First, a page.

Level 2 chaos

chaoslevel2There exists two kinds of chaos in the world. If you’ve read Sapiens, you already know and can skip straight to paragraph 5, however, if you haven’t let me walk you through it.

The essence of chaos is that there are innumerable uncontrolled forces at work and their unpredictable interactions are so complex that even extremely small variations in the strength of the forces and the way they interact can produce huge differences in outcomes.

Level 1 chaos is the kind of chaos in which predictions have no impact on the outcome of the chaos and it will continue to chart along the predicted path. Let us take for example the weather. The weather depends on a multitude of complicated factors. We learn through trial and error about factors that will help predict the weather and get better at prediction over time. The weather does not care about our predictions. It will continue to do as it wishes irrespective of whether we are prepared or aren’t.

On the other hand, we have level 2 chaos. Level 2 chaos very much cares about our predictions. These predictions in turn change the outcome of the chaos since the associated factors change based on predictions. Let us take the common example of commodity or stock prices. Based on the many factors that determine price, an analyst predicts that fuel prices will increase by $50 next week. Given the predicted increase in price, you now have every citizen lined up to refuel his or her vehicle(s). Consequently, instead of waiting for a week for prices to rise, they change within hours and no one has any idea what will happen the next week.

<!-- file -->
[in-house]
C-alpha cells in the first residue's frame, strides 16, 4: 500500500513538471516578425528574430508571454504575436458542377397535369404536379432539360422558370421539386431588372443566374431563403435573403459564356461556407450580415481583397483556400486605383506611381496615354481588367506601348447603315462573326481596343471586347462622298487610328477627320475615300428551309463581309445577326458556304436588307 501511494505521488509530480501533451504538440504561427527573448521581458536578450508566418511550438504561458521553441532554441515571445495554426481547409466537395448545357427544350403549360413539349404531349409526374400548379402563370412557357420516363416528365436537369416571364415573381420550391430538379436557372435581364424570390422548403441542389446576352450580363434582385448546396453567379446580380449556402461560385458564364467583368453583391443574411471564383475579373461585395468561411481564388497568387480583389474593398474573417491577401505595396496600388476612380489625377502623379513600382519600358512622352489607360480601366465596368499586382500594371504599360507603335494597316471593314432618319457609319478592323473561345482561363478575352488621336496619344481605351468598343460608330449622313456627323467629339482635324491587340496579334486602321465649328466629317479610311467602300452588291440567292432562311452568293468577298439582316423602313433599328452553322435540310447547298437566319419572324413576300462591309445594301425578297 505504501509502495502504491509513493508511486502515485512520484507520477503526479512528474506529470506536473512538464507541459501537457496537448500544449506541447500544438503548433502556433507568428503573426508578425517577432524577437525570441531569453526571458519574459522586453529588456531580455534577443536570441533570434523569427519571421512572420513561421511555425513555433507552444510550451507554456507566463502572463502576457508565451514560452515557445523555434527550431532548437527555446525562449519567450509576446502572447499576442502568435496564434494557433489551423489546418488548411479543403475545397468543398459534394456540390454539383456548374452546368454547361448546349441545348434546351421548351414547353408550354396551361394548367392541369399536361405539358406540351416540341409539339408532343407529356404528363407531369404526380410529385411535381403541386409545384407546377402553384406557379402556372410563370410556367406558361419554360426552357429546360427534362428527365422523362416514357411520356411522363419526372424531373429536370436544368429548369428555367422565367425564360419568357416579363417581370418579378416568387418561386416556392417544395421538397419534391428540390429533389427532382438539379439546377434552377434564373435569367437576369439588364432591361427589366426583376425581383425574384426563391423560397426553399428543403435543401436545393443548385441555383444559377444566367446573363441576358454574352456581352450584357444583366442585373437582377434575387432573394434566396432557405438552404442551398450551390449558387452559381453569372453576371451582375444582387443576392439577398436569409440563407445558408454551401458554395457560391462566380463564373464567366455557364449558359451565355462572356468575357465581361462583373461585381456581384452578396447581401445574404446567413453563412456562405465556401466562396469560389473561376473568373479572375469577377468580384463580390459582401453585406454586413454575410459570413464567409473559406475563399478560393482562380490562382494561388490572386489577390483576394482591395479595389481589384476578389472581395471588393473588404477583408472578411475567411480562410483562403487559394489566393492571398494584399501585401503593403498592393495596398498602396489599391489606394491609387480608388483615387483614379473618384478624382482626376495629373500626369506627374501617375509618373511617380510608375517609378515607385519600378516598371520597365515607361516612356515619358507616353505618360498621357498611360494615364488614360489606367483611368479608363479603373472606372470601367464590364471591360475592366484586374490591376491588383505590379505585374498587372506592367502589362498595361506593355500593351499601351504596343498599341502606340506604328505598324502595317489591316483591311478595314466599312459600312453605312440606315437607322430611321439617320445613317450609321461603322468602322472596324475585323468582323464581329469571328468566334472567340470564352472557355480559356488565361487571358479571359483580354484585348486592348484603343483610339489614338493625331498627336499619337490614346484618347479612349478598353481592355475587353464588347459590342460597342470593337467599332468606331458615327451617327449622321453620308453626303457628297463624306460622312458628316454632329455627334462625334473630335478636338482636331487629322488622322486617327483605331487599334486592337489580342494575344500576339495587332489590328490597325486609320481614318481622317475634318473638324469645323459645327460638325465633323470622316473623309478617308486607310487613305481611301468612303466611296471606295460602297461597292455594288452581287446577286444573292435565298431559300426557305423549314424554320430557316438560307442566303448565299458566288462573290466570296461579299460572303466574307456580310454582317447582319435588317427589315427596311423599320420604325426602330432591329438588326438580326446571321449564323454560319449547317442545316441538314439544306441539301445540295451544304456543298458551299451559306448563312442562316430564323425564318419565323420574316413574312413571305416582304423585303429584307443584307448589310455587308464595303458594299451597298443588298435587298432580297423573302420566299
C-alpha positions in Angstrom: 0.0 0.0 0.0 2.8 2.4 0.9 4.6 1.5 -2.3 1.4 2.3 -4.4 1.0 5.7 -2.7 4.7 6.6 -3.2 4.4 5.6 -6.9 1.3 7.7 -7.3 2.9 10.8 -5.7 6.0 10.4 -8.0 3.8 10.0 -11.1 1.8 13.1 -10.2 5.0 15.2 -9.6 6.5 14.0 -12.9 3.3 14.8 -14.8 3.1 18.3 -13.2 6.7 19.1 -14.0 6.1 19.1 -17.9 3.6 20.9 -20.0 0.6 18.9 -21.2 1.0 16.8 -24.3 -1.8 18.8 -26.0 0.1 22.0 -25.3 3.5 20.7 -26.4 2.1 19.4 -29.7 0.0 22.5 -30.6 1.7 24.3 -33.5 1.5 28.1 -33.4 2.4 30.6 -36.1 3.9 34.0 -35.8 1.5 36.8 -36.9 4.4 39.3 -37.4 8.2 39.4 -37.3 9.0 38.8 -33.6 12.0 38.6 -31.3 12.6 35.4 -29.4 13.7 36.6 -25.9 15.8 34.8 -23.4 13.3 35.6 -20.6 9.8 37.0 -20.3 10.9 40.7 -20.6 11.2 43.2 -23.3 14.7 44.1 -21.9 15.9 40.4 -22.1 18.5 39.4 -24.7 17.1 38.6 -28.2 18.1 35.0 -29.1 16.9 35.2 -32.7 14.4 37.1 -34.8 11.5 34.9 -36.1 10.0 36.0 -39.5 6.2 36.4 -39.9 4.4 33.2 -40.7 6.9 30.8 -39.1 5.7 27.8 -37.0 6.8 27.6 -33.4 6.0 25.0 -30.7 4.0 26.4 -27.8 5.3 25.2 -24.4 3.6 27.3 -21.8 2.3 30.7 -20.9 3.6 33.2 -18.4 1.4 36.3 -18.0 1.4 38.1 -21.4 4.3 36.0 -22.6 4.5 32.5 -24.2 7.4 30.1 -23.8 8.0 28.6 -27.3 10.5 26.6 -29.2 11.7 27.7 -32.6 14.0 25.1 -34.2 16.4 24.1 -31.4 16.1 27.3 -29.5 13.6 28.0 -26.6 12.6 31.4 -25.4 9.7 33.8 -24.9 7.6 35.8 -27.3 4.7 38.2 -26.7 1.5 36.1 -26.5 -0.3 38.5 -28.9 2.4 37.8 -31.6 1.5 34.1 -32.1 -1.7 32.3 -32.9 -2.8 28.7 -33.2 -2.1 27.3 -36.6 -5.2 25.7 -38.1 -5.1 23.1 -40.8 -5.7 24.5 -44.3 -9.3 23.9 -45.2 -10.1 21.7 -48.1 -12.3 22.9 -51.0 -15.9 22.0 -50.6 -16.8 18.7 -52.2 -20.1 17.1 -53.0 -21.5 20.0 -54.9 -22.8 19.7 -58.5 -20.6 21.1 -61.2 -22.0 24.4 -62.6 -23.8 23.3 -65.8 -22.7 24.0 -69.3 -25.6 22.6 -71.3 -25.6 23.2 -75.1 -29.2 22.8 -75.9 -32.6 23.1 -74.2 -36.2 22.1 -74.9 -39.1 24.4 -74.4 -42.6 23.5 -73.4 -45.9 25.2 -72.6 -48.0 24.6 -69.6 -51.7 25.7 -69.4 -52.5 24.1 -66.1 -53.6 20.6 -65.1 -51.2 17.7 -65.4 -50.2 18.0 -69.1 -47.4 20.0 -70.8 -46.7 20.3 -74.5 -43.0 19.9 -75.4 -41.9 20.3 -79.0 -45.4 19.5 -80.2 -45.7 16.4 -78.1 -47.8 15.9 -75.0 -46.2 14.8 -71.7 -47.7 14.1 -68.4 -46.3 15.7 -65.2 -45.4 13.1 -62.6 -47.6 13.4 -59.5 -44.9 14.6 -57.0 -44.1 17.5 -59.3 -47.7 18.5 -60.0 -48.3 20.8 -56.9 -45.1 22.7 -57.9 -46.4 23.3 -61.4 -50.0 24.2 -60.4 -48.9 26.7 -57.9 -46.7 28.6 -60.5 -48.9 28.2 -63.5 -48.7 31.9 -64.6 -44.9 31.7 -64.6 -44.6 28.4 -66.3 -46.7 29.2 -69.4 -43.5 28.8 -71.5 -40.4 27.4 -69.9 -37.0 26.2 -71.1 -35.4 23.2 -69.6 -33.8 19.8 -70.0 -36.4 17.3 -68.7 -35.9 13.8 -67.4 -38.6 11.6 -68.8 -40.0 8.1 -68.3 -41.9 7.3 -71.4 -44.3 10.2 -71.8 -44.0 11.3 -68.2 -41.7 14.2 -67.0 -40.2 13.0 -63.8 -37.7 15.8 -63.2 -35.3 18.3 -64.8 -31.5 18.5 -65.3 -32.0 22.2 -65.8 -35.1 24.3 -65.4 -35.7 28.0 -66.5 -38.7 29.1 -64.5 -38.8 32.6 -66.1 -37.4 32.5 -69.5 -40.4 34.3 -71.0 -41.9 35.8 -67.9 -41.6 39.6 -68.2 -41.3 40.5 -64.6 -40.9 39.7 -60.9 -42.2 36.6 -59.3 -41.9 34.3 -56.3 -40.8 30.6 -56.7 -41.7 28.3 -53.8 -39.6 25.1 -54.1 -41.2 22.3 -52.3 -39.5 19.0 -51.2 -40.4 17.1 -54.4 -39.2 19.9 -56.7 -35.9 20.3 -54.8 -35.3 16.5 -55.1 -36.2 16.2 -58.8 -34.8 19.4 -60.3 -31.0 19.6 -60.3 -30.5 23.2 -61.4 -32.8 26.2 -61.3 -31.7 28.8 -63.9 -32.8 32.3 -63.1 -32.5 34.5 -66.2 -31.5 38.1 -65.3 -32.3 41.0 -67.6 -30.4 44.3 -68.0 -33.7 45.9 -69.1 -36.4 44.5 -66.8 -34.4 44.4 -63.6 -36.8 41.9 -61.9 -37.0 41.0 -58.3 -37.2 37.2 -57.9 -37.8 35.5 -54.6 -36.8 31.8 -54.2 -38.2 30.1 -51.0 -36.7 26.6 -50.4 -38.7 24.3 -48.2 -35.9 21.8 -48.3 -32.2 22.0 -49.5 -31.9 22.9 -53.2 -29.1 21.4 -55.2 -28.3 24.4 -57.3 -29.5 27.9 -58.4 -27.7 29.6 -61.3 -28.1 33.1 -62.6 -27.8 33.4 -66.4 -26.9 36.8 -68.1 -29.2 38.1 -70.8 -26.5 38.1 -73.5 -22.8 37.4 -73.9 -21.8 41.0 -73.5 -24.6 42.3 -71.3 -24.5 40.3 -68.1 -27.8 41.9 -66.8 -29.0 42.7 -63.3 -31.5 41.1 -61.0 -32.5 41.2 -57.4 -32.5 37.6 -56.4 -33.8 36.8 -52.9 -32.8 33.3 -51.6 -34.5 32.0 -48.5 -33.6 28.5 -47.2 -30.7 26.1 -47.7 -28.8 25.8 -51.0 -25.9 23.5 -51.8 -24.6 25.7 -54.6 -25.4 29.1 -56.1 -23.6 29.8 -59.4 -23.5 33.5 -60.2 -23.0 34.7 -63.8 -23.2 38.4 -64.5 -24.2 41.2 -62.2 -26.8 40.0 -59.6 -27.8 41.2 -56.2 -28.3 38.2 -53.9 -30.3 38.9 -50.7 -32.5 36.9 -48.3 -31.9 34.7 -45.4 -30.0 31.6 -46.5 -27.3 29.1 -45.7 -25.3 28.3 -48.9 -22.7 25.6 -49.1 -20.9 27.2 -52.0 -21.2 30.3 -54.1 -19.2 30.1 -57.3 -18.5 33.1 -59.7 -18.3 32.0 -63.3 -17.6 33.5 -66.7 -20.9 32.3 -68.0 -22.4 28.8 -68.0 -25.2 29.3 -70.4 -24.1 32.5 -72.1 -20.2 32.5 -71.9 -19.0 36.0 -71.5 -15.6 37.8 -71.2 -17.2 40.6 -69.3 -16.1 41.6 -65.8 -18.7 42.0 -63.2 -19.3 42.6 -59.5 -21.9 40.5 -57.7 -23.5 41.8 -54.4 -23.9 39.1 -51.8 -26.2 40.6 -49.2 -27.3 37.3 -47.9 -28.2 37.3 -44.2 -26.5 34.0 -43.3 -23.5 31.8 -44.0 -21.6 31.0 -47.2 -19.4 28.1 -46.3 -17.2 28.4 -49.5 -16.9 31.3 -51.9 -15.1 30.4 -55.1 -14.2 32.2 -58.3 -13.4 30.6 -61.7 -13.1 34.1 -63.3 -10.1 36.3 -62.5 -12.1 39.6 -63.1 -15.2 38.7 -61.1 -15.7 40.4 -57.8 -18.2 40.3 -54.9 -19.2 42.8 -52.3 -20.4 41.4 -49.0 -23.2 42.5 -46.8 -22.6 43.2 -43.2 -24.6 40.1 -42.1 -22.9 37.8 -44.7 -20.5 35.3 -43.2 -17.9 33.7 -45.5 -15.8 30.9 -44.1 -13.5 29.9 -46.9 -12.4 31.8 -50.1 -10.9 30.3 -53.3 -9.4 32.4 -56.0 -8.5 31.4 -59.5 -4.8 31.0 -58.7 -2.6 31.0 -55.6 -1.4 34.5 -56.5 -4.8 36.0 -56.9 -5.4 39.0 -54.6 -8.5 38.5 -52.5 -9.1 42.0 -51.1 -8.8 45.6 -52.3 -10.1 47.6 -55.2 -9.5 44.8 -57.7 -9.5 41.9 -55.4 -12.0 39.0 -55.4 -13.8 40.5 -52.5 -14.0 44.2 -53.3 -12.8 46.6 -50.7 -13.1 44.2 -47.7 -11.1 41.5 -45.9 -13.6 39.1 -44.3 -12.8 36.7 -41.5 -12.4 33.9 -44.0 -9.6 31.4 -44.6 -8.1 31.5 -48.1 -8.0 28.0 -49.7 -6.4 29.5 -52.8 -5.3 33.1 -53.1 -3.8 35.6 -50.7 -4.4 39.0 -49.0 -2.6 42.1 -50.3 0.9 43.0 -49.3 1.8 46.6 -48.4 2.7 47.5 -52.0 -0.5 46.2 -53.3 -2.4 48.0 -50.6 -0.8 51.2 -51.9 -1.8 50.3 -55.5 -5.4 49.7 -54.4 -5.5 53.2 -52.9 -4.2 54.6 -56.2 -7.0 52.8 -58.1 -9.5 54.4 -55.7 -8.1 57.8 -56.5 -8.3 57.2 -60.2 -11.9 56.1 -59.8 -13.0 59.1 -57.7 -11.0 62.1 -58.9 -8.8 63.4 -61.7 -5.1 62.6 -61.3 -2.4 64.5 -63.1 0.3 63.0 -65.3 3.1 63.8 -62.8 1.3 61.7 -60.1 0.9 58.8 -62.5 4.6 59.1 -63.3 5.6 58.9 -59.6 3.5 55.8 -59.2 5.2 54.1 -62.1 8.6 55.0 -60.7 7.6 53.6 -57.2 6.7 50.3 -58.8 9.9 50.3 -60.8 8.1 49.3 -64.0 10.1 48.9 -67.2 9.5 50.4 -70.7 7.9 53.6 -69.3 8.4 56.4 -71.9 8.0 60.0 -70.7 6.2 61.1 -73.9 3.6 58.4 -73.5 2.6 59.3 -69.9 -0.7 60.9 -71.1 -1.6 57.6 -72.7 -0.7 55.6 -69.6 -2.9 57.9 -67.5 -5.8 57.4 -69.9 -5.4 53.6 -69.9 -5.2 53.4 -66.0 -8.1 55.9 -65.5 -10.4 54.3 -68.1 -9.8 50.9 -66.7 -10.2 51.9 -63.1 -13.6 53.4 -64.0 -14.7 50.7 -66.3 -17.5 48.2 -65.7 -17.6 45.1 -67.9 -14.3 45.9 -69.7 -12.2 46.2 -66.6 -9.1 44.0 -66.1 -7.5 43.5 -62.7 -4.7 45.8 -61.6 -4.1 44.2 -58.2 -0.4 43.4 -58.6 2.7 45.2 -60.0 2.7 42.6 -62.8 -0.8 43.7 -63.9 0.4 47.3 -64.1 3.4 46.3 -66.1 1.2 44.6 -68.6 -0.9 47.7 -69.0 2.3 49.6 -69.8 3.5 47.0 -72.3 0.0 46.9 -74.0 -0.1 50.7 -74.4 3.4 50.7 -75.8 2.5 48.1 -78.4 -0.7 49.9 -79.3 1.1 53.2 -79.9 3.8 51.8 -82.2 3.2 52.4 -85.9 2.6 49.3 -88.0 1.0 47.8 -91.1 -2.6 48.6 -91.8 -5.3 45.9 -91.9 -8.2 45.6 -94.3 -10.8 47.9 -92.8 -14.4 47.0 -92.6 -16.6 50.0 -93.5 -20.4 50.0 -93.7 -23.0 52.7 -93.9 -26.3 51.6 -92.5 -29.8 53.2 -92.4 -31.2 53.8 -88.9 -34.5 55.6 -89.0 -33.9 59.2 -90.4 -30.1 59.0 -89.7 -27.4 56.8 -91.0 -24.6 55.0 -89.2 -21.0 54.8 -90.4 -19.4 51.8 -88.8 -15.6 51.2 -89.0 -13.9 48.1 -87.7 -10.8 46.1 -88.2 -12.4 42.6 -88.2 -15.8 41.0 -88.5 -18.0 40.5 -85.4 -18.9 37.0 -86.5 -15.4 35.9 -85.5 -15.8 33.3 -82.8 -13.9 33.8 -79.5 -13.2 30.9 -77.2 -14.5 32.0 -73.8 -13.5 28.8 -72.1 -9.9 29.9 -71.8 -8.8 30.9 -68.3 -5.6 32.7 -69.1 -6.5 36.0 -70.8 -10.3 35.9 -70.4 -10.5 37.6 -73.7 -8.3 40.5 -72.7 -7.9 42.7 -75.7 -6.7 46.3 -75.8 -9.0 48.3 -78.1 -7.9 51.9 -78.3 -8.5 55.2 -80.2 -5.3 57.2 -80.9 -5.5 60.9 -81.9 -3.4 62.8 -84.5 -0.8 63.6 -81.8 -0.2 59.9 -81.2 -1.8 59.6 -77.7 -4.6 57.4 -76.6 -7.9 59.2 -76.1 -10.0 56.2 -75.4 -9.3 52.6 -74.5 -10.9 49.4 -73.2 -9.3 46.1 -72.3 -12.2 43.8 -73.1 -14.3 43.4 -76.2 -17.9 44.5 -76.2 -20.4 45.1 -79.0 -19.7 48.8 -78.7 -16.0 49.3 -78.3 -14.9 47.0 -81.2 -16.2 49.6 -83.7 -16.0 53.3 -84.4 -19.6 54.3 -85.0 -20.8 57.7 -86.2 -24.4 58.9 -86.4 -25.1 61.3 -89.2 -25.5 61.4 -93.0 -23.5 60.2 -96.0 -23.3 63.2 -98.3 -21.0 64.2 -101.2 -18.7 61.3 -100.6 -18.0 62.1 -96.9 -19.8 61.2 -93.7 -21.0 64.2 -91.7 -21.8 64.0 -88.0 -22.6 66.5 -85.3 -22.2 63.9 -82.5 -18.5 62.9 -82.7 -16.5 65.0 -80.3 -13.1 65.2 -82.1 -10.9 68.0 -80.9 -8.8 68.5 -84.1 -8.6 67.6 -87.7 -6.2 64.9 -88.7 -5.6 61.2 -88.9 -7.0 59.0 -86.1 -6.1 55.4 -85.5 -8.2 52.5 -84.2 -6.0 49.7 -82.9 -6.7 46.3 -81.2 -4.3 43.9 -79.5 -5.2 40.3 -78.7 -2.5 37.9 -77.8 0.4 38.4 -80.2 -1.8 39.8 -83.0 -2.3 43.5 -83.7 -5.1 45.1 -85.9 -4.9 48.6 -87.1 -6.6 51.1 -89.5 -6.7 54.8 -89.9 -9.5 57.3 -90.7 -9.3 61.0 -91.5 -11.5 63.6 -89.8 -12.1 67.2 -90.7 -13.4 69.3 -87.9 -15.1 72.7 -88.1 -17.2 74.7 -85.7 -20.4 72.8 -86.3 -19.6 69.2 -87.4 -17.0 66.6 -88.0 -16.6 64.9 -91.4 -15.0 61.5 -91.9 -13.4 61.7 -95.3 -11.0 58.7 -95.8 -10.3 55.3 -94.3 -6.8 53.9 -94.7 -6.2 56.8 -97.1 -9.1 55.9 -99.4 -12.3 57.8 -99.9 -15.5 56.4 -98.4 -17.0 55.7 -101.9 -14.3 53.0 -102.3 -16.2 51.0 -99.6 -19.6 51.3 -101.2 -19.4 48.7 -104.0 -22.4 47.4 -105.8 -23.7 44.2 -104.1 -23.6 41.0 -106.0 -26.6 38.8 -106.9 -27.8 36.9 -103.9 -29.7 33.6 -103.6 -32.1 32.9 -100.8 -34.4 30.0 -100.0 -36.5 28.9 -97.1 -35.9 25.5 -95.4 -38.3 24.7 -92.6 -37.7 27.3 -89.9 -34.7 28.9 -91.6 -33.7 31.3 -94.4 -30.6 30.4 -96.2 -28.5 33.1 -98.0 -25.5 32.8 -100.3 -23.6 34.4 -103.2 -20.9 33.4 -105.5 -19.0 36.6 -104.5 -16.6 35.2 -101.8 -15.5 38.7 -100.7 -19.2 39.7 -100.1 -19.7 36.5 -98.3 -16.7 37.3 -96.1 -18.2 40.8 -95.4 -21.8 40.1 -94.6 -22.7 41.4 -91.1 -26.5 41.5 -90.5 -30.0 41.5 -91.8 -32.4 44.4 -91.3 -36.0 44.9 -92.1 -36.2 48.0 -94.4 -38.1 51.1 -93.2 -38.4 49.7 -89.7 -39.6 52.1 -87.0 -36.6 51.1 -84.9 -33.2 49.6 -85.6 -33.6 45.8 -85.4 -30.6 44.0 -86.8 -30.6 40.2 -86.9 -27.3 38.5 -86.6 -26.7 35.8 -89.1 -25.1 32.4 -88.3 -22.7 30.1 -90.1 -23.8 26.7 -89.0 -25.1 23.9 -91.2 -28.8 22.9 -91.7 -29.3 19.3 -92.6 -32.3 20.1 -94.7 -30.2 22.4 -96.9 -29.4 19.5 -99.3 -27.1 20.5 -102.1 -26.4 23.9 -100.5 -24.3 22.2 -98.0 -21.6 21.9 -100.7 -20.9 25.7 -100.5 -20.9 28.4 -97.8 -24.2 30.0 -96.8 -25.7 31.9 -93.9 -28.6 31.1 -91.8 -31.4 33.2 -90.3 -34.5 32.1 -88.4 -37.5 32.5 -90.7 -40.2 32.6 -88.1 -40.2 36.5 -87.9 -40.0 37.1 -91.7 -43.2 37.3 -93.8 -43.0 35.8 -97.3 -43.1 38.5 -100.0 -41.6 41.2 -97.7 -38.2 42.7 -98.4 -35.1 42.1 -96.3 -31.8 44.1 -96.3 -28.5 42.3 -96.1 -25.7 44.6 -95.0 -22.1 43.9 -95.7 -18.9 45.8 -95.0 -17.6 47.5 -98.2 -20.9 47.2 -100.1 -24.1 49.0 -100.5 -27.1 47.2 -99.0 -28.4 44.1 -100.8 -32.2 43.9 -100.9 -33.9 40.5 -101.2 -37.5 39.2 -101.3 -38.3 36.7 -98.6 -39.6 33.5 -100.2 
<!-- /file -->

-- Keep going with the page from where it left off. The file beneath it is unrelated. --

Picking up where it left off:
Why is this important for HR professionals to know? Because everything we do falls under level 2 chaos. Call it level 2 chaos or self-fulfilling bias – it is the primary reason why despite our best efforts we fail at predictive analysis ever so often. Should we stop our attempts at prediction? Of course not. Analysts continue to predict the stock market on a daily basis and these predictions are constantly influencing decisions of billions worldwide. As long as we are aware and know how to use this to our advantage, we should stride ahead.

Just don’t confuse predictive analytics indicating who leaves the organization with predicting the weather.

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